Wednesday, July 27, 2016

What Do You Want & The Challenge Of Asking

What would you like? Scary question. Hard question to answer. What do you want?
I used to have a hard time answering these questions. Christmas was a special hell. My mother insisted we make lists. She then made sure to use the list as a mind game: you got maybe one thing from the list and the rest was stuff you couldn't give away and was somehow the opposite of what you figured out you wanted. You wanted a bathing suit? Here's a neon orange jumpsuit. Same thing right? You got in trouble if you cried or looked upset. My brother and I learned to act to deal with Christmas. We learned to be relieved that dad never got us anything. Nothing was better than shit you didn't want. My mother never noticed we gave it away, first to other kids and eventually to thrift stores. Make a list. What do you want? These questions became a Pavlovian trigger. I worked my way around that trigger; finding ways to get what I wanted through work rather than asking. I still struggle with asking, I try to just soldier through with the resources at hand.

A lifetime of adapting and surviving do not lend themselves to frivolity. I started working after sixth grade. I bought my clothes, snacks, books, and anything else I wanted. Ask someone and deal with a guilt trip or just work and have my own choice. Whining or not being responsible with household chores including cooking and cleaning? There was a barn I could live in or face the threat of paying rent to my parents.
I participated in all school activities, worked, and did household chores. I was a social outcast in school: too smart and outspoken to be cool. One day I stopped home to switch out of my soccer uniform to go to work. I was in tenth grade. I was screamed at so often that I do not register the words or sounds. I walked out of my room into my.mother having a screaming fit. I realized it as one of my cleats bounced hard off the wall next to my head. The cleats I had taken off in the mudroom properly. I had done nothing to trigger this. The screaming was shrill. I was exhausted. No tv shows, no fiction depicts this as healthy family reality. Anger welled up. I was next to the ironing board. The iron was sitting there.
I breathed. I quieted my heart and trembling thoughts which were still trying to figure out what I could have done wrong. Stumble. Forgot. Existing was my poor choice. The defiant egg and sperm that joined to create me were not wanted. They didn't care. They multiplied and the many cells of me were standing there facing a sad reality.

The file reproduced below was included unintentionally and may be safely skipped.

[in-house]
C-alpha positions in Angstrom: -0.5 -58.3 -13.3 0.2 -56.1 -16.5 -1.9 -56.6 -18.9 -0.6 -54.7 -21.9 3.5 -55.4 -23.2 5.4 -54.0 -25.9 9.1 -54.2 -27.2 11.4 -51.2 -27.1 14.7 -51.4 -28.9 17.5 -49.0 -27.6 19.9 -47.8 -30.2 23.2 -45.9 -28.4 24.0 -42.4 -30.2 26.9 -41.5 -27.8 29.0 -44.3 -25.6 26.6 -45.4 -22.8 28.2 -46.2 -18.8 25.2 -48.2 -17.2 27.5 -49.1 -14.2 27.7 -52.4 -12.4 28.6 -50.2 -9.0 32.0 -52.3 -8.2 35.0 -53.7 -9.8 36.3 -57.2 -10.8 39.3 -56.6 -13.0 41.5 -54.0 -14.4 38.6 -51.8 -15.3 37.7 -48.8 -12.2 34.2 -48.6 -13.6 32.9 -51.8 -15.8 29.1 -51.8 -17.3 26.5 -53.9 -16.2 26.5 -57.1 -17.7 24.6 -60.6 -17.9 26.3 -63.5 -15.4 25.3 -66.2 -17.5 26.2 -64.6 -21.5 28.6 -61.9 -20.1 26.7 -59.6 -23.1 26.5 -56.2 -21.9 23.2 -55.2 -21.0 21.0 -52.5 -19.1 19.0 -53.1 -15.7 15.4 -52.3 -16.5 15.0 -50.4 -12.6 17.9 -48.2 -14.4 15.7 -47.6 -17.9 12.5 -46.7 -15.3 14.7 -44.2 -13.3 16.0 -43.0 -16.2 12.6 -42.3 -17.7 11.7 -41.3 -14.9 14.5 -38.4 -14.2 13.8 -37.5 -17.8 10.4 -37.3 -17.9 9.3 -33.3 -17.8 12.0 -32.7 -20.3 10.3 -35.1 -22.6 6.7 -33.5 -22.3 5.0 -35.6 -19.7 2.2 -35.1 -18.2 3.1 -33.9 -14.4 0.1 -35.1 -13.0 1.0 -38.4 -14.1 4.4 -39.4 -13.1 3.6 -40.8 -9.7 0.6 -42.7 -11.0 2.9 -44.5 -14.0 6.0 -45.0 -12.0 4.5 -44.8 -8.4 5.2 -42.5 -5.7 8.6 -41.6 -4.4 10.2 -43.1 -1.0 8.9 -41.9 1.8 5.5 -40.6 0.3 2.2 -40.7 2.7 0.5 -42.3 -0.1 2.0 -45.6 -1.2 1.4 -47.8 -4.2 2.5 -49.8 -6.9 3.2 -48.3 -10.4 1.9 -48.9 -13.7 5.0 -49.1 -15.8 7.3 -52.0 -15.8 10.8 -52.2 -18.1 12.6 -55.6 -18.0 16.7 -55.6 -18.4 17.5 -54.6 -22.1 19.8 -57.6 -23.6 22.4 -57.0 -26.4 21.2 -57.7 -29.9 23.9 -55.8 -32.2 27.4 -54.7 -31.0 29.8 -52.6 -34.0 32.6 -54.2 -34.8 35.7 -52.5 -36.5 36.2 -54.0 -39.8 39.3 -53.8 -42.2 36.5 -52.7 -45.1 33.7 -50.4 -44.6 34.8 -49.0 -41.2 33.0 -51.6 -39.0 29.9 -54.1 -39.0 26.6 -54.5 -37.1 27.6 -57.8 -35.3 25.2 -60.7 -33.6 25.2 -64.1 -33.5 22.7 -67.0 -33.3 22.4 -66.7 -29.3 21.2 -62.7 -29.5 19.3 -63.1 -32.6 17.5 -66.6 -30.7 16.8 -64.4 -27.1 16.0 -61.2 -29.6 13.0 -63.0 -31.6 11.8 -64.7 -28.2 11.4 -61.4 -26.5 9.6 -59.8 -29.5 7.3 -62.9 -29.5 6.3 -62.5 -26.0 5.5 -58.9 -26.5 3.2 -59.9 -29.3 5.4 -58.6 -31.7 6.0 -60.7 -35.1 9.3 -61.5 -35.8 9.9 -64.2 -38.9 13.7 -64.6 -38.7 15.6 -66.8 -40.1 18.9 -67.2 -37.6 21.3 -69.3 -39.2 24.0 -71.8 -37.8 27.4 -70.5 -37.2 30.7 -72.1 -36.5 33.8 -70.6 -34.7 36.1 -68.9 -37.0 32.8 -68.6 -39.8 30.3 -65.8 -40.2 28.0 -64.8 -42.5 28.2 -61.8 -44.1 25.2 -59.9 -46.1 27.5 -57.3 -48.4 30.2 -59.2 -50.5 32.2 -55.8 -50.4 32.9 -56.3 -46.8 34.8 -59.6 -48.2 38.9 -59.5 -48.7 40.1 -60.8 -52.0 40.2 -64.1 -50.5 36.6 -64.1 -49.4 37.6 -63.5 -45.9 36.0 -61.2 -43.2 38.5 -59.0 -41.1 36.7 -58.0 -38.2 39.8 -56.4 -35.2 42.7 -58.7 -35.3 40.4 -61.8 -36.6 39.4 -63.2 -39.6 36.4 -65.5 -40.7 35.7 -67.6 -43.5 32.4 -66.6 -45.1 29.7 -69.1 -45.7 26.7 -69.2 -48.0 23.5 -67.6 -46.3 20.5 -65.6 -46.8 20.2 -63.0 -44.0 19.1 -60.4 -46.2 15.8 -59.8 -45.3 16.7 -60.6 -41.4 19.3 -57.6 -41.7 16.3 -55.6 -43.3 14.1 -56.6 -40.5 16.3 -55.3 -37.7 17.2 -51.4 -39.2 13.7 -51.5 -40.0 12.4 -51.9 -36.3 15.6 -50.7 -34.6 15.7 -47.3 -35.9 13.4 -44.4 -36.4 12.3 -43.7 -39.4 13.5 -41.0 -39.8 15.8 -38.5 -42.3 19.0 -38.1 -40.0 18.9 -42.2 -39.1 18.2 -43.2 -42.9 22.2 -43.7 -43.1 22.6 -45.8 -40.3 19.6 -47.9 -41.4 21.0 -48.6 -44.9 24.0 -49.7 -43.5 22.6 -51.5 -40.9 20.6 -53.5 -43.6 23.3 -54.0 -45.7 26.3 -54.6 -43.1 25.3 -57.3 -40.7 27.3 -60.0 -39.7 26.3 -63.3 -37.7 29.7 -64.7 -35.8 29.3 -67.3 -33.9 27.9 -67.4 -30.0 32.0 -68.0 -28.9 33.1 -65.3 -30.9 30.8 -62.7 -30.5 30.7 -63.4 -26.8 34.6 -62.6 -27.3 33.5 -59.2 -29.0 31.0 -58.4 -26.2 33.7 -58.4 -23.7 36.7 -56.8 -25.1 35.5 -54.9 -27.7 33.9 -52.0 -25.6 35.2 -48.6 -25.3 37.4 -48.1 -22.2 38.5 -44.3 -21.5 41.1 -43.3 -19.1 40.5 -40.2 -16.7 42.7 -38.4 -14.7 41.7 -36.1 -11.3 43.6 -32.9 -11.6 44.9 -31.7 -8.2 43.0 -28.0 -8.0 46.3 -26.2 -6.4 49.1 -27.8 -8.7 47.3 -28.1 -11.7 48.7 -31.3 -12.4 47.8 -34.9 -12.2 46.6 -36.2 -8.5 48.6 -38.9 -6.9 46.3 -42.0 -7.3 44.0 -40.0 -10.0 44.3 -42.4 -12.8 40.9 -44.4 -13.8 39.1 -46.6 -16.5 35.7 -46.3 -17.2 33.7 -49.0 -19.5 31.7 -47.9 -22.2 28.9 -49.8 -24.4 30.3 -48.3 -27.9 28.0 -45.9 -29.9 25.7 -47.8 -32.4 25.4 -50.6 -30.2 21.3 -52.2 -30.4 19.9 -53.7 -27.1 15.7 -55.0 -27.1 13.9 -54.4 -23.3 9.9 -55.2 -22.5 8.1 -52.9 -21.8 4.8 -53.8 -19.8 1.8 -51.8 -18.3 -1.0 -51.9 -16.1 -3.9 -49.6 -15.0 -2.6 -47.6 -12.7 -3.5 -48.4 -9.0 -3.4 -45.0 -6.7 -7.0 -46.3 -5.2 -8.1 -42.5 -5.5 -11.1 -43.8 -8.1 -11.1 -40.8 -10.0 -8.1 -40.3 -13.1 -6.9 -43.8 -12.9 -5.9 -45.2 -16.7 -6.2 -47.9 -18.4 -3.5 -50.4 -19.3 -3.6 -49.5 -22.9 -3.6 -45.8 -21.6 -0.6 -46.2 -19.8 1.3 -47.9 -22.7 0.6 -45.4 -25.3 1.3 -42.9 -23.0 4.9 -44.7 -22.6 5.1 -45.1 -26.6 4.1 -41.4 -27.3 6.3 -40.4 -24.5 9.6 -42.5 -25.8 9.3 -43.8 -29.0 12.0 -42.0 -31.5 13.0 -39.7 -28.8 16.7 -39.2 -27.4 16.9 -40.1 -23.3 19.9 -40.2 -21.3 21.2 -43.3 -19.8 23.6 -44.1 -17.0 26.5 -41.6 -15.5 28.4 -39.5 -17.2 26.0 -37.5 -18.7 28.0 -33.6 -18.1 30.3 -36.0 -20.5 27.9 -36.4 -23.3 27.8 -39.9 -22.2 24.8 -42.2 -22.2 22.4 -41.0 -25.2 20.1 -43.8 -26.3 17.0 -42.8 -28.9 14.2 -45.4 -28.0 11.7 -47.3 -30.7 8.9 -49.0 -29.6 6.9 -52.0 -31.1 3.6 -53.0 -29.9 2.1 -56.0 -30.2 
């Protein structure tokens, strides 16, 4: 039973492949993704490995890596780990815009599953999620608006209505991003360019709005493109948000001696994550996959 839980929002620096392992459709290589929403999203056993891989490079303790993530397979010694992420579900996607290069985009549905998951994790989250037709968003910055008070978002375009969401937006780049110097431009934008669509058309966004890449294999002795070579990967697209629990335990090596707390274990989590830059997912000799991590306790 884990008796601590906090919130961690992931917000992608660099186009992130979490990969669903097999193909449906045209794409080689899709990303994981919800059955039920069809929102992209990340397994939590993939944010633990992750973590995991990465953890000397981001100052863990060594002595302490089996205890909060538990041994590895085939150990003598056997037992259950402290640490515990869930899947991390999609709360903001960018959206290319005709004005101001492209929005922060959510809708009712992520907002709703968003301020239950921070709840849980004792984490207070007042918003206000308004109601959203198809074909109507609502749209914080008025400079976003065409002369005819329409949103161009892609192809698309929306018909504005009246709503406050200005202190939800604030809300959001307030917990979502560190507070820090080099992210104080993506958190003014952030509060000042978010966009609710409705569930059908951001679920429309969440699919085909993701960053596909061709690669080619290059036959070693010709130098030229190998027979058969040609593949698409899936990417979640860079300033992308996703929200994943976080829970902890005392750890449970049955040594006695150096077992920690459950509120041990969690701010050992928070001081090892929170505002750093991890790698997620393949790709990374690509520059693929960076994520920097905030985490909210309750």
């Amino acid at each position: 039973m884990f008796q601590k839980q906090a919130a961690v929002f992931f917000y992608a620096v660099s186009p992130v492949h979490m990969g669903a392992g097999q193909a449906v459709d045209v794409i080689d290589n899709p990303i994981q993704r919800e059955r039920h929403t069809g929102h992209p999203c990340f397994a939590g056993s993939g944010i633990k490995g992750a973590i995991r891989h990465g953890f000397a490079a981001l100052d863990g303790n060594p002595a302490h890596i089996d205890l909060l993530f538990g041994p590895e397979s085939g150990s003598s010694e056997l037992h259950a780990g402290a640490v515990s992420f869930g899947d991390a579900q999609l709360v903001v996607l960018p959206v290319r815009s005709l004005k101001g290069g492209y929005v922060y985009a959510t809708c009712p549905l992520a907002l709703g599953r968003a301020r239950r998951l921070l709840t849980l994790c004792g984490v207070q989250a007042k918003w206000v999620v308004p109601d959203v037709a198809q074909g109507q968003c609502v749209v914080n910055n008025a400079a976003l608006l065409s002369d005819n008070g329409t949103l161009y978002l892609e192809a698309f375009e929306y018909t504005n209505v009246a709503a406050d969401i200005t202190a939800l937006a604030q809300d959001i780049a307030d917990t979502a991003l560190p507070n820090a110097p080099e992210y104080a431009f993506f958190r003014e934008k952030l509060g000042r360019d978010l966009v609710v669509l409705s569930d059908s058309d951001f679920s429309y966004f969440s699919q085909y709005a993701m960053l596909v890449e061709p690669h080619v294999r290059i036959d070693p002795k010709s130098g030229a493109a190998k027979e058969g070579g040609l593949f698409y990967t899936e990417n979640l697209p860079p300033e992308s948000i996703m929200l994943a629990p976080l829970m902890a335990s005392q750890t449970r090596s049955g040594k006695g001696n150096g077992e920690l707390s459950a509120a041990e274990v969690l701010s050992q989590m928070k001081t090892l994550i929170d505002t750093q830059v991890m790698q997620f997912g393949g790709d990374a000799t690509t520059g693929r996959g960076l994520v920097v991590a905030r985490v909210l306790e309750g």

I looked at her. She paused to breathe and shriek again. I spoke. I stood.
I picked up the iron. "You will never speak to me in that tone of voice again. You will never raise your voice where I can hear it. My sister will never have to grow up with you being like this because it stops now. I work. I ask you for nothing. I buy what I want. I put up with your petty commands and clean and cook. I do not party. I do not get knocked up. (She opened her mouth and puffed up with a scowl and flushed face). I brandished the iron. There was fifteen feet between us maybe ten. My voice lowered. "I pitch softball. Problem is, when I loathe the batter I hit them in the head every time. Hard. If you came to games you would have seen helmets flipping off heads. You want to try me, go ahead. Scream one more time. I will pitch this fucking iron so fucking hard. See, its your head I have been aiming at. Make my day, otherwise turn around, walk away and pretend from this moment forward that you are normal." I stood. Iron in hand. Muscles tensed. Ready for the pitch. She could see it. She never raised her voice around me again.
That's the one time in life I can think of something I really wanted: to never hear a shrill screaming woman berating me over imagined slights again.

Fast forward to now. What do you want? Love. Kindness. Time to appreciate beauty in the world. Challenges that keep me thinking and growing. Arkham Horror, the board game. A new ebook reader. A wireless microphone set up. Pots and pans. Flooring for our carport tent. A small fridge. Eventually a generator. Finally. I feel comfortable answering the question of what I want. Now to work on asking. It is amazing to be at a point in my life where I feel I can start asking. I look forward to the moment where the fear of being burdensome in asking is a faded afterthought I can leave in a garbage can somewhere.